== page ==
Friends Meeting House Judged Historic
by Karen Strutin
The Amawalk Friends Meeting House and its Revolutionary War Cemetery, both in Yorktown Heights, were named as historic sites by Westchester County Executive Andrew O'Rourke last week.
They constitute one listing of 10 sites added to the newly developed Westchester County Inventory of Historic Places.
The inventory is "simply a way of spreading the information and sharing the significance" of sites in Westchester, said Karen Kennedy, the county's historic planner.
"If people are aware of the importance of the properties and the buildings, they are less likely to treat them inappropriately," she said.
Properties already listed on the State and National Registers of Historic Places will automatically be added to the Westchester County Inventory, explained a pamphlet from the count historian. There are approximately 101 sites in Westchester, some including several buildings, already on these other inventories, said Kennedy, but the Westchester inventory will focus on aspects of historical sites that are specific to this county.
One criteria specific to this register is that a site may be considered if it is "representative of social and ethnic groups that have settled in the county."
"Our criteria are designed specifically to acknowledge county requirements," Kennedy said.
A building must be at least 50 years old to be nominated for the inventory. Other criteria include that a site be associated with lives or events significant to the history of Westchester, or embody a specific time period, or possess high artistic value, or yield information about Westchester's history or prehistory.
Although Amawalk is not the only Friends Meeting House in the county, it is the only one that has not undergone extensive alteration.
Members of the meeting house are applying to get the building on state and federal registers. Then, they would receive matching funds for the money they raise. They need money to rehabilitate the building.
"The windows could use recaulking," said Isa North, the building's unofficial historian.
"Quakers are shy about money," said North. Fundraising, she said, is conducted by "hoping that the members will feel moved to donate money."
Sites added to the county inventory do not receive money, and the owners are not subject to any restrictions.
A certificate was presented by the county to Liza Moon, a member of the meeting house.
Built in 1831, the building is the third on that site, off Quaker Church Road, and still has members who attend the regular meeting, held every Sunday at 10:30 a.m.
Members are involved in helping the homeless and in peacekeeping activities, said Ward Harrington, the meeting house's treasurer.
"There's a new life and activity in the meeting," he said.
The first building was constructed in 1773, and the second in 1786. Records are unclear about how the first building was destroyed, but indicate the second was burned December 14, 1830.
All the buildings were about the same size, 30 feet by 40 feet. A porch was attached about 1860. The building is still heated with a wood-burning stove, and has an outdoor privy.
The religion underwent a split in 1828, separating the dogmatic, orthodox faction from the Hickites, who adhered to the original, more liberal form of worship, explained North.
In 1830, the Orthodox Quakers built the Yorktown Meeting House, which is now the Calgary Bible Church, while Amawalk remained Hickite.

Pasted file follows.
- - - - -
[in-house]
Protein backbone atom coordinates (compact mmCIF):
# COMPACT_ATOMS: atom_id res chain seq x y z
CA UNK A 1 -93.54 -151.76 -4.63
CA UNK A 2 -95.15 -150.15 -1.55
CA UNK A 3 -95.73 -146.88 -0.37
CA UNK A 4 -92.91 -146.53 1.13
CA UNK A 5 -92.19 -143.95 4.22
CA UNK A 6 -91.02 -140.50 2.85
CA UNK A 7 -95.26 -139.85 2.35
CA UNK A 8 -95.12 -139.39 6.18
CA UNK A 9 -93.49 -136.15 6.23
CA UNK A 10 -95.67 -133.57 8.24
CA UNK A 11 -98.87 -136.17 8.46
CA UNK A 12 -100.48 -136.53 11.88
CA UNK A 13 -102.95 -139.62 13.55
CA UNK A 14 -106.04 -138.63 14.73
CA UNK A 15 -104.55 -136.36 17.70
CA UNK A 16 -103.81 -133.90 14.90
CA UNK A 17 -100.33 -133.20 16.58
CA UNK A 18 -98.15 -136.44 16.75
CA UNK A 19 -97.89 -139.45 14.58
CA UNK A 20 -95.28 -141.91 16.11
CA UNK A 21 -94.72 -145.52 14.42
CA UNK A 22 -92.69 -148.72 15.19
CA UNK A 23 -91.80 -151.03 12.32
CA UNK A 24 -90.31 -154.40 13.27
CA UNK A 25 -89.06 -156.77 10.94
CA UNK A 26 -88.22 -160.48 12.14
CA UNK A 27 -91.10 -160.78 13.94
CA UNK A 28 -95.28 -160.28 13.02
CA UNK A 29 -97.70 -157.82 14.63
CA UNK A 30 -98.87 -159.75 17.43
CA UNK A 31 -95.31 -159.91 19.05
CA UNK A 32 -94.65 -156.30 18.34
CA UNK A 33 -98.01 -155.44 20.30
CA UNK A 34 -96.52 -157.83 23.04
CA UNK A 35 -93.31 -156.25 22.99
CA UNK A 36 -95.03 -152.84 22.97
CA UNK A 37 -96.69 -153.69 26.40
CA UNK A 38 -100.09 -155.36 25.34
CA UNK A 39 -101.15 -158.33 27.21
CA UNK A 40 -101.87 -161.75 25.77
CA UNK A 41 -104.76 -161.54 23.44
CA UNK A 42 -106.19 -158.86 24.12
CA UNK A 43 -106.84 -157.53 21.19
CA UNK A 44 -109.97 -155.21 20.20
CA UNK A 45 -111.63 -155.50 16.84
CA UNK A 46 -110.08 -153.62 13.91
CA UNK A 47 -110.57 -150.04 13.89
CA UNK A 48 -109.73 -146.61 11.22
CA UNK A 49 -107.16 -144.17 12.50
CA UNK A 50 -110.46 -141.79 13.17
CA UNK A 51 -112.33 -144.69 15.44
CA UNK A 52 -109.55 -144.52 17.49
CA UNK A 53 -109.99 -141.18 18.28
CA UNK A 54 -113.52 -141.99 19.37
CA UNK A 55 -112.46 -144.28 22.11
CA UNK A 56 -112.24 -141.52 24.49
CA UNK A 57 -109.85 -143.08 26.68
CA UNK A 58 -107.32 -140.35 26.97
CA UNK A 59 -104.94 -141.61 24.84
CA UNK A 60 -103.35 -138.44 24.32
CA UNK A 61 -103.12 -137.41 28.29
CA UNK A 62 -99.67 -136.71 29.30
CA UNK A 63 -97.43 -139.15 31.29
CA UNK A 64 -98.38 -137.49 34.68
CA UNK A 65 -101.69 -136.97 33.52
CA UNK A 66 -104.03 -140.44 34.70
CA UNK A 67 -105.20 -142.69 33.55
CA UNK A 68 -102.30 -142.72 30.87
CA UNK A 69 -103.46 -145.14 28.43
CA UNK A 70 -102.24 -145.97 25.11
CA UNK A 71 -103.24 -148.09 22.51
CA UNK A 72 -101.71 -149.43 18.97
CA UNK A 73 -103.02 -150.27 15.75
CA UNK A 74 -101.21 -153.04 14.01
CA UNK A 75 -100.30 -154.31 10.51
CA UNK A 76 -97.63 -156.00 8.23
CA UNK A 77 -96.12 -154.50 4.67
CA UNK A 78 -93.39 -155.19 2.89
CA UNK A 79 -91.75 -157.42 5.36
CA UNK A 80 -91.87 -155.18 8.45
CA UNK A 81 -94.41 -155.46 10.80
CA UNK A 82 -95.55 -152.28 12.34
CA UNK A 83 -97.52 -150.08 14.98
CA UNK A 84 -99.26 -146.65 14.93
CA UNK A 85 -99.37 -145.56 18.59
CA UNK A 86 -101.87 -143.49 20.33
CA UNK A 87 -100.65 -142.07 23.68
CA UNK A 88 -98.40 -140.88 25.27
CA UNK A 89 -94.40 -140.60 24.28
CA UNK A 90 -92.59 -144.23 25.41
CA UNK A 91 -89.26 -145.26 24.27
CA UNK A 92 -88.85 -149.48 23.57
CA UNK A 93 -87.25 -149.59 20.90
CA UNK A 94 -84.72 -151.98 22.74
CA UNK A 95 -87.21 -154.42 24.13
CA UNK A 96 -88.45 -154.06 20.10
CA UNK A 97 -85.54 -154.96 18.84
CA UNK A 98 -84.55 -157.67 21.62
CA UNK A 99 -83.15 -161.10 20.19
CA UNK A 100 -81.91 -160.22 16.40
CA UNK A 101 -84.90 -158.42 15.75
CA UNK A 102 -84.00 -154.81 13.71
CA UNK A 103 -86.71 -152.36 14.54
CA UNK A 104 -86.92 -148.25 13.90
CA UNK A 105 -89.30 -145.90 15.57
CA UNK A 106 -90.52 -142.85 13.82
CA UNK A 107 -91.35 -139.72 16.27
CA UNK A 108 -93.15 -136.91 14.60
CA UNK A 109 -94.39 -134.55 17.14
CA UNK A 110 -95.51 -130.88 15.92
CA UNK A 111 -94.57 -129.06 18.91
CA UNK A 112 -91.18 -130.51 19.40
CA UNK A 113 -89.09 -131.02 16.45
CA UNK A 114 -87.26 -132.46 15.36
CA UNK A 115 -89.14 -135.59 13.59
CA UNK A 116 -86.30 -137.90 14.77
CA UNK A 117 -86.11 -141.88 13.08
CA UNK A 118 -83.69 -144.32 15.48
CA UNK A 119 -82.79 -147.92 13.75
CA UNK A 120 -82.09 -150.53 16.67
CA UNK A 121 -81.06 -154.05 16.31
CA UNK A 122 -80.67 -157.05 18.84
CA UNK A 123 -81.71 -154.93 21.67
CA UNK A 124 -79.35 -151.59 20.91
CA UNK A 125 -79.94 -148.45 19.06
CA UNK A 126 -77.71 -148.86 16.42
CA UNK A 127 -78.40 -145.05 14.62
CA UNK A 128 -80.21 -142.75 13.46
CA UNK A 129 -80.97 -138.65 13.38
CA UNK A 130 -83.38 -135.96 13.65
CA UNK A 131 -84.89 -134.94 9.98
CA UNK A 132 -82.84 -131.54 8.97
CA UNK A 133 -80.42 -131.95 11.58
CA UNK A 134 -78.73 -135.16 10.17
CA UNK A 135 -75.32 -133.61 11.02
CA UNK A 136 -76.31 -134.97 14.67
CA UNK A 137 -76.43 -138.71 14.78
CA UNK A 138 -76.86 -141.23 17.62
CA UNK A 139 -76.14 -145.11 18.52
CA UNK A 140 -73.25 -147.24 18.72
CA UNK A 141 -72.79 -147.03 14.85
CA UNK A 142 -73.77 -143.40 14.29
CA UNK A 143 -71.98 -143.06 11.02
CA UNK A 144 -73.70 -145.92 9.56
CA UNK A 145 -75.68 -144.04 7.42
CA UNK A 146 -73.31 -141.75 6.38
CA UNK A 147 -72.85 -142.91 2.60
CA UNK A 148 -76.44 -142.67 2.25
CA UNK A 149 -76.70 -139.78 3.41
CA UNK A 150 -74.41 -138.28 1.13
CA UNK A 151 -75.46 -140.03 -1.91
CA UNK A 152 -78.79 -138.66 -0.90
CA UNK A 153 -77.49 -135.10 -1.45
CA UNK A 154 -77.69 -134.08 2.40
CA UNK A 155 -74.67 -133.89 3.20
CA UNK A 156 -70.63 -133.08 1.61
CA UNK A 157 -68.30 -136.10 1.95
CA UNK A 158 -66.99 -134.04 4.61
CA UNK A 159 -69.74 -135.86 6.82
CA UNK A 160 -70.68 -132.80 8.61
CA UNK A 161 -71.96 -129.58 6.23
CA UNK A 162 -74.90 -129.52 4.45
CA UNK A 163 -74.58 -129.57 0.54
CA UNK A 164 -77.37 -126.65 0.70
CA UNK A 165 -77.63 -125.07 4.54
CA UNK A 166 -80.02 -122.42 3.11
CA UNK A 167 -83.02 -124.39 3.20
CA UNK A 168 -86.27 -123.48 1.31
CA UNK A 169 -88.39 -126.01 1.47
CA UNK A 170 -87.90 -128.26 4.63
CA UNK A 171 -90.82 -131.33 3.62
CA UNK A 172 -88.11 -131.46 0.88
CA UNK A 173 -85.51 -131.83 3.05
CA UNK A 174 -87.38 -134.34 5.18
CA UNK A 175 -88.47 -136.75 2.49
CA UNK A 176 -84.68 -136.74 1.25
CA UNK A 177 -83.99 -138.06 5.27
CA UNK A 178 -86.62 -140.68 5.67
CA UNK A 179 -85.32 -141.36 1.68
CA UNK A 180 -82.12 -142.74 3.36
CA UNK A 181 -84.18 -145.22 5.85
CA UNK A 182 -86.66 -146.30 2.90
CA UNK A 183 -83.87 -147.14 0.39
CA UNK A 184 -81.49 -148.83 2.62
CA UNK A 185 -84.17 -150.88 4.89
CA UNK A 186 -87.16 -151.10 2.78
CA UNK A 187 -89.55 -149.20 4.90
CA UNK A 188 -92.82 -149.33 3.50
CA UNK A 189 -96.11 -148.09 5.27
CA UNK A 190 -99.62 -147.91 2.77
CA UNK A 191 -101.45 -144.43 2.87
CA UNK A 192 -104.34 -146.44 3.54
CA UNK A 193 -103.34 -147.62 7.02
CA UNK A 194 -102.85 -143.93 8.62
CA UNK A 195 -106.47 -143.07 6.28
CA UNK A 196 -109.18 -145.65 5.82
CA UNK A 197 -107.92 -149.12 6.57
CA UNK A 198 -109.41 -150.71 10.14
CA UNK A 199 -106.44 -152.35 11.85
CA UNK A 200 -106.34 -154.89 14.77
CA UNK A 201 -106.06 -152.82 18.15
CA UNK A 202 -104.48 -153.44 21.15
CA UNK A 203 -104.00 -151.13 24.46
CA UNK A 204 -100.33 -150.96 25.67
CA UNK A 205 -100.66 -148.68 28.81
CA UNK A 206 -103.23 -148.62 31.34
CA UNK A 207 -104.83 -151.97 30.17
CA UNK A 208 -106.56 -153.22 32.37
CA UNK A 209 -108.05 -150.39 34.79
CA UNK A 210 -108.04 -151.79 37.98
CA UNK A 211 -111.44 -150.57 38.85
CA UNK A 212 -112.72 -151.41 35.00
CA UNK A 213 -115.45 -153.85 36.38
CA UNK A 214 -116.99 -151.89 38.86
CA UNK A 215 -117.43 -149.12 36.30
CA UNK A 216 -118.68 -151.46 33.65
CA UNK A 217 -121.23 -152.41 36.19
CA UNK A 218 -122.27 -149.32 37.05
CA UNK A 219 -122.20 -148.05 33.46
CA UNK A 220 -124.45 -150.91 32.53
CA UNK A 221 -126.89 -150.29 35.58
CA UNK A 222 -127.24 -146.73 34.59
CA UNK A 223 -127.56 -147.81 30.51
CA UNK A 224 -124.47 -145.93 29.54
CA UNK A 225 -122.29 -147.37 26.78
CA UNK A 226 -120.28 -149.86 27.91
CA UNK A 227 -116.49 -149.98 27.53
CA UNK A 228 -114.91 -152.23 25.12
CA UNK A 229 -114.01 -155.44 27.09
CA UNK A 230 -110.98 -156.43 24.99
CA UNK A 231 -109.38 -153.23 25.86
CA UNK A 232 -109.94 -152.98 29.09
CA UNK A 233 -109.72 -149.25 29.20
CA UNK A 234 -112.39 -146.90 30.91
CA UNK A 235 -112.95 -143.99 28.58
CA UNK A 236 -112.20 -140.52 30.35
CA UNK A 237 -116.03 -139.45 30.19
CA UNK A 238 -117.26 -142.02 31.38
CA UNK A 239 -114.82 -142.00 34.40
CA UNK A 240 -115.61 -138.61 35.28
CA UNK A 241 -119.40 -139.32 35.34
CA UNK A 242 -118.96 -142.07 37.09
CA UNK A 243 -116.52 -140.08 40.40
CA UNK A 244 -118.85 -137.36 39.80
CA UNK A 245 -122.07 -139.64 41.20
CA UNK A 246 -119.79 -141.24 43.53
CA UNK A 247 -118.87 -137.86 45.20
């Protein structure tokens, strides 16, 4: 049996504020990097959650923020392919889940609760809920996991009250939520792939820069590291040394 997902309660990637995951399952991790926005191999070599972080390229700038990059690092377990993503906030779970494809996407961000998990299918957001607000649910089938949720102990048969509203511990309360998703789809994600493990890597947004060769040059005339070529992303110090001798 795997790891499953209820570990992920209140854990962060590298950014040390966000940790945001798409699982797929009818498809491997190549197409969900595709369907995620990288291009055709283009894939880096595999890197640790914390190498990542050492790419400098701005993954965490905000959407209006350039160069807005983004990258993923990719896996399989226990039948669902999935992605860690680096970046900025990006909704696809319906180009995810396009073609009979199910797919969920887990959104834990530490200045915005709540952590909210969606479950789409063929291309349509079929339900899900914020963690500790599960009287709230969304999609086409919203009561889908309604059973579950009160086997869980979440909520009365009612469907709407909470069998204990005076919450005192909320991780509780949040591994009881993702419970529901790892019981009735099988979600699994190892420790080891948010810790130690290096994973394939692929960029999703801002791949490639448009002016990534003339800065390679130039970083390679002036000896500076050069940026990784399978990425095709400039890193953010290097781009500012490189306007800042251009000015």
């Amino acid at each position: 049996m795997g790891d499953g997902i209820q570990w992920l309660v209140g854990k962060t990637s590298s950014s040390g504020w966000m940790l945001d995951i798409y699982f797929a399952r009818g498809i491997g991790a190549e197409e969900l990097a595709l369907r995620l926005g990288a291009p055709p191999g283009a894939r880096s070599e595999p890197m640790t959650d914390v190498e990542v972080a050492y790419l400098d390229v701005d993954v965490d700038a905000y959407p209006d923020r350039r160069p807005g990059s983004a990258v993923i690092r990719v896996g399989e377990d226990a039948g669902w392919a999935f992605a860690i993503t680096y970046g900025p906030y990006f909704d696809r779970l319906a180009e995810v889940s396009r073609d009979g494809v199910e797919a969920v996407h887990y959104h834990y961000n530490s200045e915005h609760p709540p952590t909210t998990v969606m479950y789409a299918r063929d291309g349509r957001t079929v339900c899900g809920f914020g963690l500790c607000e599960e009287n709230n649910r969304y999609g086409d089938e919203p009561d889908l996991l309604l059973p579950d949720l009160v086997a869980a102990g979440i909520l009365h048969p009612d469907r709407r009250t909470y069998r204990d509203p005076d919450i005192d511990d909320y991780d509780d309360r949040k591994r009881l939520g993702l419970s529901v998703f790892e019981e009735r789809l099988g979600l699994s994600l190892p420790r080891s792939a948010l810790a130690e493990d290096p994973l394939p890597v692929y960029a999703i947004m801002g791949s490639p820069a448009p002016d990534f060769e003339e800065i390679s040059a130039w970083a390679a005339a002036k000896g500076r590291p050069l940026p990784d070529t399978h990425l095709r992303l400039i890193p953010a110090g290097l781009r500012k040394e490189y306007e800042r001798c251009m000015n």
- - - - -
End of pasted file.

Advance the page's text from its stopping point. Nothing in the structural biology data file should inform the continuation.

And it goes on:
The center of the Quaker belief is, "There is a Christ in every person," said North. She described their meetings as silent, with attenders only occasionally speaking or murmuring.
Membership probably reached its peak around 1828, with more than 60 Friends packing the meeting house. There were 460 Friends in northern Westchester at that point, according to North's research. Popularity stayed high until the turn of the century, when it dwindled to between 11 and 16 members. In the 1940s and 1950s, meetings only took place during summer, and in the 1960s there were no meetings at all.
During the revived interest of the 1970s, a First Day (Sunday) school was added to the original building.
The First Day School is still used for religious instruction and gatherings, but less frequently than in the past, North said.
Now there are 18 registered members, plus a handful of regular attenders, she said.
Quakers, who do not believe in warfare, were criticized for refusing to be involved in the Revolutionary War, said Ward Harrington, the house's treasurer. But they were well-known enough at that point that soldiers often let Quakers pass unharmed through battle zones.
There are Revolutionary graves in the burial ground, but probably the most famous person interred there is Robert Capa, a photographer during World War II and the Korean conflict. Although he was not a Quaker, it was requested that he be buried there.
Since tombstones are considered ostentatious by the Quakers, they often face uphill or are absent altogether from a grave.
Neither Harrington nor North have been able to substantiate the rumor that the building was used as a stopover for the Underground Railroad.
Applications for the Westchester inventory are considered in the order they come in, explained Kennedy. She said they had received about 25 applications, but there has not been time to review all of them yet.
"The more applications we receive, the better the program will work," she said.
The sites are reviewed by the 15-member Historic Preservation Advisory Committee, an offshoot of the Committee on the Inventory.
According to Kennedy, only one site reviewed did not qualify: the Battle of White Plains Monument in Scarsdale. The site of the battle would be a significant listing, she said, but not a monument commemorating a battle.
Source: North County News, Vol. 10 No. 51, August 10 - August 16, 1988, "Friends Meeting House Judged Historic," by Karen Strutin, p. 18
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